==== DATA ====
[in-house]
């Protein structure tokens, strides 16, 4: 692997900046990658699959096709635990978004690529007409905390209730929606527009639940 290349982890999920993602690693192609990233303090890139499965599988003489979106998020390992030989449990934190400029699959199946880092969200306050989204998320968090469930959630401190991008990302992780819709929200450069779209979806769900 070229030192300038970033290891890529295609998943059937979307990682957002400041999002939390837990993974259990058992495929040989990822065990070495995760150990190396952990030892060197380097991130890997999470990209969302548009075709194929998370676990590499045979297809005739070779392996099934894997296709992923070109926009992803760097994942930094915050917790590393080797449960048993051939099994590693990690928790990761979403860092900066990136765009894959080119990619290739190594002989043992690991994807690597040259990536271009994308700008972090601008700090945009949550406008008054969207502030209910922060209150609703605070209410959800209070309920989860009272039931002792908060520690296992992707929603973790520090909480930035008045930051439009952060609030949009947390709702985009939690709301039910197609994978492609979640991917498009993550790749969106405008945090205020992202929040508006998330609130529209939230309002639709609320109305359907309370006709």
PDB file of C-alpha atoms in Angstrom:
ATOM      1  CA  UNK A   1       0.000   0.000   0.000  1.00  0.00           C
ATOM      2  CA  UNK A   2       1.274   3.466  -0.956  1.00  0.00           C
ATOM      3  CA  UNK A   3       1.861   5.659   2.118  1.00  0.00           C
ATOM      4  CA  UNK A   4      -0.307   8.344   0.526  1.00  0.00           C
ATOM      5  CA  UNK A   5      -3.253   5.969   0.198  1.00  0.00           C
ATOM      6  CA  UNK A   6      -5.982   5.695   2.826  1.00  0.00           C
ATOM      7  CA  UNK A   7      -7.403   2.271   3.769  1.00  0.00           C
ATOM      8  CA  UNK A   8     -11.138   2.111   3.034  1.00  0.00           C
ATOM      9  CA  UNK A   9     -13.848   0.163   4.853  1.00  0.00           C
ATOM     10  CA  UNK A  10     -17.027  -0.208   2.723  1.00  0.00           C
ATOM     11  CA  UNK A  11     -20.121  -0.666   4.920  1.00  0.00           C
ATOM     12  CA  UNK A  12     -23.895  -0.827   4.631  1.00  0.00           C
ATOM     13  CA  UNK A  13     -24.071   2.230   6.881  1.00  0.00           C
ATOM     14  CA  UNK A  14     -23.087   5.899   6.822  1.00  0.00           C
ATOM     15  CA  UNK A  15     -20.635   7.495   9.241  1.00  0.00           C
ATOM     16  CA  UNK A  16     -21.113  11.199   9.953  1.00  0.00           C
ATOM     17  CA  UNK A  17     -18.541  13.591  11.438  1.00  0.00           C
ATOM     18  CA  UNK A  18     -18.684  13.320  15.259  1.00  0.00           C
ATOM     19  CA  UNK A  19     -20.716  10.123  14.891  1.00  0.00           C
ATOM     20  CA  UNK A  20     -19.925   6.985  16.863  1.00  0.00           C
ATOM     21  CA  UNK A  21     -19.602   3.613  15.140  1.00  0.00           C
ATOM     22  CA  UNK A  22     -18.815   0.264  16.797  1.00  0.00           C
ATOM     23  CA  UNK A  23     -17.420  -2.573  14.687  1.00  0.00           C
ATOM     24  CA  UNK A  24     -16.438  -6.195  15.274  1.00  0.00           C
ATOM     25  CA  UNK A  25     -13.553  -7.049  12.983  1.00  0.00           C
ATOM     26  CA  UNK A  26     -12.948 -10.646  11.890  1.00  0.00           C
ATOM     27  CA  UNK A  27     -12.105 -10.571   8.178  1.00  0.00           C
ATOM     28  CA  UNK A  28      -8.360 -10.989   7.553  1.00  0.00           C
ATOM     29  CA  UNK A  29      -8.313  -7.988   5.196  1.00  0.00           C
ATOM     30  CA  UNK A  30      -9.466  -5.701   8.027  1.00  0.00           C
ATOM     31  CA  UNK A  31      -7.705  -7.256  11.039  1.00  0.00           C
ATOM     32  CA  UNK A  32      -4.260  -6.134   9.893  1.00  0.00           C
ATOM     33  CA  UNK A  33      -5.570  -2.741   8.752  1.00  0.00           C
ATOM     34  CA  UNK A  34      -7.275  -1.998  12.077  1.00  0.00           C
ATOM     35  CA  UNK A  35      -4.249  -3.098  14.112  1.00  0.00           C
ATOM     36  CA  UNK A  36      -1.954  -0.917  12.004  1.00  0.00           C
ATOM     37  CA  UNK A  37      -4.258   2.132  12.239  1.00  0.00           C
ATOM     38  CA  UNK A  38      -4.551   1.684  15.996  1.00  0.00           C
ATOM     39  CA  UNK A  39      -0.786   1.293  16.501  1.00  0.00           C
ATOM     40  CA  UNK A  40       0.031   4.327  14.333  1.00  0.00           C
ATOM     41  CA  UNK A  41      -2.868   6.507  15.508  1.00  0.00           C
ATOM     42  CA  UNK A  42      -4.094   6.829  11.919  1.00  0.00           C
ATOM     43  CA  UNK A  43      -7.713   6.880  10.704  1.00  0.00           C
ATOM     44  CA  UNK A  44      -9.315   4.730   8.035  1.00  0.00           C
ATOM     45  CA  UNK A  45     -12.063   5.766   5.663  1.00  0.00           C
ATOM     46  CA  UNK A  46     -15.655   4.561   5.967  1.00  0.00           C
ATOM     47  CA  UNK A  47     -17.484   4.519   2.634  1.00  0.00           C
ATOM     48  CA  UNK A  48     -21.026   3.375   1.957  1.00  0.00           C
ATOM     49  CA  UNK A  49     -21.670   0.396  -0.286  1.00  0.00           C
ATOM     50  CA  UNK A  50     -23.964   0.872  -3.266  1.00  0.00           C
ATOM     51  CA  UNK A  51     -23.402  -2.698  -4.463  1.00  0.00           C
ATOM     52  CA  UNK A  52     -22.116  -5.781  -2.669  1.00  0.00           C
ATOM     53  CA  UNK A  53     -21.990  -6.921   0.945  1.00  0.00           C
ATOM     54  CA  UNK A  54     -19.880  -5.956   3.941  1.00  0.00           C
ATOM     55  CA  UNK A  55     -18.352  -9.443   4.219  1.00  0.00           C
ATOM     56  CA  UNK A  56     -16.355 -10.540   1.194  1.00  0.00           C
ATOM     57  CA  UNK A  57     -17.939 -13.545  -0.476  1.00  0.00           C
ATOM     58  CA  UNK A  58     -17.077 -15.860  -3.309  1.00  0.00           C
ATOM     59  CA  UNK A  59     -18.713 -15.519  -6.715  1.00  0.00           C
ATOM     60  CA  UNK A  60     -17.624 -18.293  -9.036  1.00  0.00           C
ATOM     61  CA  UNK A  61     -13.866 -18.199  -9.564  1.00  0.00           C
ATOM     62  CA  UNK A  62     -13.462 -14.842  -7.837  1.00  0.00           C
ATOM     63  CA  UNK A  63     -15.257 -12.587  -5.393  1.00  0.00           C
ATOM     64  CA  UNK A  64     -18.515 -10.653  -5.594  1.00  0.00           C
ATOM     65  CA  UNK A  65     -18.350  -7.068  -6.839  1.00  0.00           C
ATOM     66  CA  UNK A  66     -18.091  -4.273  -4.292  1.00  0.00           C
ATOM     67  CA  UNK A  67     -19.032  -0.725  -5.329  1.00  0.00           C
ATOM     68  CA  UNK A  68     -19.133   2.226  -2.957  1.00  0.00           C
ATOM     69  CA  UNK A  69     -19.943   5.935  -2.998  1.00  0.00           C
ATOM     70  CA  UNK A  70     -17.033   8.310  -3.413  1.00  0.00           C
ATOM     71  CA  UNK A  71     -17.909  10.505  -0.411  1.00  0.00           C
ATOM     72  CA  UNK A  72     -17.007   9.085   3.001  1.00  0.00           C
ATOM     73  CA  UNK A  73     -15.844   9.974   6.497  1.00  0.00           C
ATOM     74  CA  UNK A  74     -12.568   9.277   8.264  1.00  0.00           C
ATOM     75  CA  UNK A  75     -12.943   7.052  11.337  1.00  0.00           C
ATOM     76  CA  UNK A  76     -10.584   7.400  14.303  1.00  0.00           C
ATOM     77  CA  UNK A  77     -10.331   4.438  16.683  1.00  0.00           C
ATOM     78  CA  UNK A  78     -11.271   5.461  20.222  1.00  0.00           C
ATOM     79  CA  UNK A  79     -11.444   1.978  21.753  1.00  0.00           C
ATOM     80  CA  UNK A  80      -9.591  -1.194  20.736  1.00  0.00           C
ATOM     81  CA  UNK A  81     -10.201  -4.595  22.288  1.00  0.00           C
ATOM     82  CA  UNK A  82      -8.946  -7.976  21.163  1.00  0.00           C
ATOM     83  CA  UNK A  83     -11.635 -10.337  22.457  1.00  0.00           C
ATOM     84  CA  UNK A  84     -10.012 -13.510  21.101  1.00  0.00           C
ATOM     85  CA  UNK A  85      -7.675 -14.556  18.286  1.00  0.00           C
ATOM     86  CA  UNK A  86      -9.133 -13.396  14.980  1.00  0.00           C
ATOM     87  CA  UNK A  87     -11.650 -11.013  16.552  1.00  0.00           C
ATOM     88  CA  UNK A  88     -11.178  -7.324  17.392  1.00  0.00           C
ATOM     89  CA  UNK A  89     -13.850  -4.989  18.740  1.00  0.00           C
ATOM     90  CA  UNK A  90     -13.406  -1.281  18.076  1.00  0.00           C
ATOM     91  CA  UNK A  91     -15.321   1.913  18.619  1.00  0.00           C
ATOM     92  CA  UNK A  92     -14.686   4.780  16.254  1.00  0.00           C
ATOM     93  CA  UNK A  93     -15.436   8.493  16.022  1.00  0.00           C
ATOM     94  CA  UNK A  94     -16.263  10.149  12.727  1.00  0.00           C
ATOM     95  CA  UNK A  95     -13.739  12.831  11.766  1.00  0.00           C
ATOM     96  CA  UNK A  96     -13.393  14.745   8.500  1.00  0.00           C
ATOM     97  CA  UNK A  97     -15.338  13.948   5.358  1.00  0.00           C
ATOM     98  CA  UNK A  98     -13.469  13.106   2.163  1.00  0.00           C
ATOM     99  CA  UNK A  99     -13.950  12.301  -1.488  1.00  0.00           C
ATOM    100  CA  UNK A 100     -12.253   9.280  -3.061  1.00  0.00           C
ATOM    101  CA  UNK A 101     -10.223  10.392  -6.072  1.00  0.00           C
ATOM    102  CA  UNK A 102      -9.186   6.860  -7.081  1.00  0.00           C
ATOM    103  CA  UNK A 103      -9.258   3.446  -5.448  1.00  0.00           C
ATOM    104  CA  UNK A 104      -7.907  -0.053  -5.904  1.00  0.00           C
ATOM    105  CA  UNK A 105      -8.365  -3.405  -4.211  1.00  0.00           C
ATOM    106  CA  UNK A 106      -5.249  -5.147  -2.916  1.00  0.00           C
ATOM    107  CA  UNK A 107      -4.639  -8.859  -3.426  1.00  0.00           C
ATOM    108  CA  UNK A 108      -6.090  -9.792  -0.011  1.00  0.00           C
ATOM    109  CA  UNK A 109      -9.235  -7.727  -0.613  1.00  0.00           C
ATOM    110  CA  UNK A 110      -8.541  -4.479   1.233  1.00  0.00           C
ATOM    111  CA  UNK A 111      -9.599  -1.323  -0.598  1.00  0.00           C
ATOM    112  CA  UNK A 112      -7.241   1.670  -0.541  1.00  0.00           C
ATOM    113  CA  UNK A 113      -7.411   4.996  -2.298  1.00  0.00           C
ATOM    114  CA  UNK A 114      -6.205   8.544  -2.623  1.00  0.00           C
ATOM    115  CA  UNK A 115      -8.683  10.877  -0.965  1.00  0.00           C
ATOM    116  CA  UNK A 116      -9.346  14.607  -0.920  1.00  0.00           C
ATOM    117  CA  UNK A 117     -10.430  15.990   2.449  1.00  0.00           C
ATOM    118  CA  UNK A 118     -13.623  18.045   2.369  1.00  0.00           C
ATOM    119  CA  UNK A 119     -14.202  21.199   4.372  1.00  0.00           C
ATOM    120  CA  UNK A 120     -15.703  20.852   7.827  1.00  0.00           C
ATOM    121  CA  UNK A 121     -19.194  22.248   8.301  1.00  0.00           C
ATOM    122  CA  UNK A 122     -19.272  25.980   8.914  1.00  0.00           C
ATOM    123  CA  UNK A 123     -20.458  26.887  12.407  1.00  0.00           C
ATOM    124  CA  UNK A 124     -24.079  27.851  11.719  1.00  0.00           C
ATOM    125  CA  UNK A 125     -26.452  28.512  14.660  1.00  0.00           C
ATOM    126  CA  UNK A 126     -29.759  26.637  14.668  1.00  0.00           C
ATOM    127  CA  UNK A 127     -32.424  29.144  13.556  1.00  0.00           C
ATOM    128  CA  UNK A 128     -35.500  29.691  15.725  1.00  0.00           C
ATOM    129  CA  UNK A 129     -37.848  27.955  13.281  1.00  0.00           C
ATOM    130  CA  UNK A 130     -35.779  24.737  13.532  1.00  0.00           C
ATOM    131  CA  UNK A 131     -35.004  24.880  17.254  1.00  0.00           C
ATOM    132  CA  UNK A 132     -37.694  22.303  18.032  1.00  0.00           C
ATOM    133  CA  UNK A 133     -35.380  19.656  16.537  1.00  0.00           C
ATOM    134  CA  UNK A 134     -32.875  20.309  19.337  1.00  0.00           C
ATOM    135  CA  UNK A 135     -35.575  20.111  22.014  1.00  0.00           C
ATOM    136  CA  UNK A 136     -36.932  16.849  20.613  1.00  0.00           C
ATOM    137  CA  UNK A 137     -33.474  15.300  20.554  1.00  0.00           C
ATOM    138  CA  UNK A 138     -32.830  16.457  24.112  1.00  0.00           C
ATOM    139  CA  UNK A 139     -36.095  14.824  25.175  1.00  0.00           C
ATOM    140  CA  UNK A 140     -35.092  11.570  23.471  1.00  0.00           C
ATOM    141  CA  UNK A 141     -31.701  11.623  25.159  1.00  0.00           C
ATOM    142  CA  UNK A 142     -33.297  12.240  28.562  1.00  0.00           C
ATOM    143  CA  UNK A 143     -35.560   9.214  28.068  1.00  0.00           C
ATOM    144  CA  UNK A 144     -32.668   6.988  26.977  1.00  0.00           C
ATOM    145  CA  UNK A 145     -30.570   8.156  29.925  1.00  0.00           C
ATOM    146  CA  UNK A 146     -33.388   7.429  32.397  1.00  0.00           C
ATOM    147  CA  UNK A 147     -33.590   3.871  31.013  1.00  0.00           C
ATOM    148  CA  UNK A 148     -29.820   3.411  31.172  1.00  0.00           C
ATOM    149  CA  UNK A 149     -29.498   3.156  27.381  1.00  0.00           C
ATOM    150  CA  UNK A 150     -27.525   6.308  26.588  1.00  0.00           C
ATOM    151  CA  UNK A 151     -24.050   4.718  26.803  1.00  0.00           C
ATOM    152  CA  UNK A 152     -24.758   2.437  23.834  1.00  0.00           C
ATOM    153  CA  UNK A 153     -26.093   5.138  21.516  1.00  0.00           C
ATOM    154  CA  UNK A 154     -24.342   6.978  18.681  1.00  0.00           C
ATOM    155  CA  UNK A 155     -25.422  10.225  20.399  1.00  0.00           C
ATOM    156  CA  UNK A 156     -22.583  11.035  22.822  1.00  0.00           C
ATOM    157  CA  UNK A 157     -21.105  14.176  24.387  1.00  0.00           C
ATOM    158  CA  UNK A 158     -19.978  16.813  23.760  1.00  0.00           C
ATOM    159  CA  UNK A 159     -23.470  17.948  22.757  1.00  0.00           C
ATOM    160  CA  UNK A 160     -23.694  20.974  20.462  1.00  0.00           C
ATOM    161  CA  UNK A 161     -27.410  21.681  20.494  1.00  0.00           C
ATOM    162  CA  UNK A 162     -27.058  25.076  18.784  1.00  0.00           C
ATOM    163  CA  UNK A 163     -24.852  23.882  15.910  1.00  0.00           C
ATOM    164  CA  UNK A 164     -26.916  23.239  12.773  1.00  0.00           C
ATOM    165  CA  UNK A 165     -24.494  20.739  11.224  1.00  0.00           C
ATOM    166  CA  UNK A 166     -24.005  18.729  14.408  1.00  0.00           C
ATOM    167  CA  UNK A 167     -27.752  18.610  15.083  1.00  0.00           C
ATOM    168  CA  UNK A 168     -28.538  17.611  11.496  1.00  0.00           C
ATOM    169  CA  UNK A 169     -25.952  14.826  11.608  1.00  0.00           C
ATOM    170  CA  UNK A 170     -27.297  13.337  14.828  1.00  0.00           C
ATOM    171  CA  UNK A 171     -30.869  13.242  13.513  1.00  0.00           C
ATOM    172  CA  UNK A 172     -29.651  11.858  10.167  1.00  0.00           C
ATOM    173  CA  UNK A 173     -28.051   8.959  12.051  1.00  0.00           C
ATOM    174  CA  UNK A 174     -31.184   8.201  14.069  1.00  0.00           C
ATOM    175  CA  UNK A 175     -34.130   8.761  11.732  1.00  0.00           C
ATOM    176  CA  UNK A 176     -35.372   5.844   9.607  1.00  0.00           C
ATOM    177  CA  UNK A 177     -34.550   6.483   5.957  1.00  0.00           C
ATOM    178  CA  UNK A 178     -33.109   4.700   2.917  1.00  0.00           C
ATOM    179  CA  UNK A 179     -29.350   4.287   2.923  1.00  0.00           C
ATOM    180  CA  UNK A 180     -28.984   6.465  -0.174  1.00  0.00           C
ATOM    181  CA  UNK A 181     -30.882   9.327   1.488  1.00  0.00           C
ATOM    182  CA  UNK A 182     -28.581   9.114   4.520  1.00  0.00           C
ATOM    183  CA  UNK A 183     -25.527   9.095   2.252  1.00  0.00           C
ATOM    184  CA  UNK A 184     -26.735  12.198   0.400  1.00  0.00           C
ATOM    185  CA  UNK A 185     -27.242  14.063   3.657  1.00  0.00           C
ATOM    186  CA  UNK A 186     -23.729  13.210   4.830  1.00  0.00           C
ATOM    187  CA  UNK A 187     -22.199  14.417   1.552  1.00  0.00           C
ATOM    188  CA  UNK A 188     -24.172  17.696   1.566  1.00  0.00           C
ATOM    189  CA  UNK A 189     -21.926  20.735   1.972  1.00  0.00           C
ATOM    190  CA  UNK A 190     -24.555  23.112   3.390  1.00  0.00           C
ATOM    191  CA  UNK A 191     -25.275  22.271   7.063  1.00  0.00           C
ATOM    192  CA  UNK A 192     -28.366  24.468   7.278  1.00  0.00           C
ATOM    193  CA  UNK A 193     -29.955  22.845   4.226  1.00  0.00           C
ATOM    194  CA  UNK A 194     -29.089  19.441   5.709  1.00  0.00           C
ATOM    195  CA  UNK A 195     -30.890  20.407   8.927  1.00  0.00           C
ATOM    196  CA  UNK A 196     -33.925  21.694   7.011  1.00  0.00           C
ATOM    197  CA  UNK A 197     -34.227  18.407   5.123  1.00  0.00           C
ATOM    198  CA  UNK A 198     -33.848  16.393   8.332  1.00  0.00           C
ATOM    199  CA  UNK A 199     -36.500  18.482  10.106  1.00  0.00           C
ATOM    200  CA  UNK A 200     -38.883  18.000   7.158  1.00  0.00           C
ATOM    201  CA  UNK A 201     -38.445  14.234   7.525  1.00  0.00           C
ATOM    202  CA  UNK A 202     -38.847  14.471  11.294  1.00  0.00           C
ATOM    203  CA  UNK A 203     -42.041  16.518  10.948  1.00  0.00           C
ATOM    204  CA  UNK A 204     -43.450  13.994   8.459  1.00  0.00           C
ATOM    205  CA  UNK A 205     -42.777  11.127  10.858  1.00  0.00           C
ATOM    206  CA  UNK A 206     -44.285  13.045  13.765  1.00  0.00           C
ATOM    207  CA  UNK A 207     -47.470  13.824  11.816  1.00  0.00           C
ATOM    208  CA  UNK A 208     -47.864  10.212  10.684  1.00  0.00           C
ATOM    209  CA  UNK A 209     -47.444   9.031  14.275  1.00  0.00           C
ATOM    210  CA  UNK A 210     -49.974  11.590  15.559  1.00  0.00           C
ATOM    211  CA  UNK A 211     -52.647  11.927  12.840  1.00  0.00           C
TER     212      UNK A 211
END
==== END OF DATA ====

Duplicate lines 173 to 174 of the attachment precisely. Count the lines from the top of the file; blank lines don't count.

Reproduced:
ATOM    170  CA  UNK A 170     -27.297  13.337  14.828  1.00  0.00           C
ATOM    171  CA  UNK A 171     -30.869  13.242  13.513  1.00  0.00           C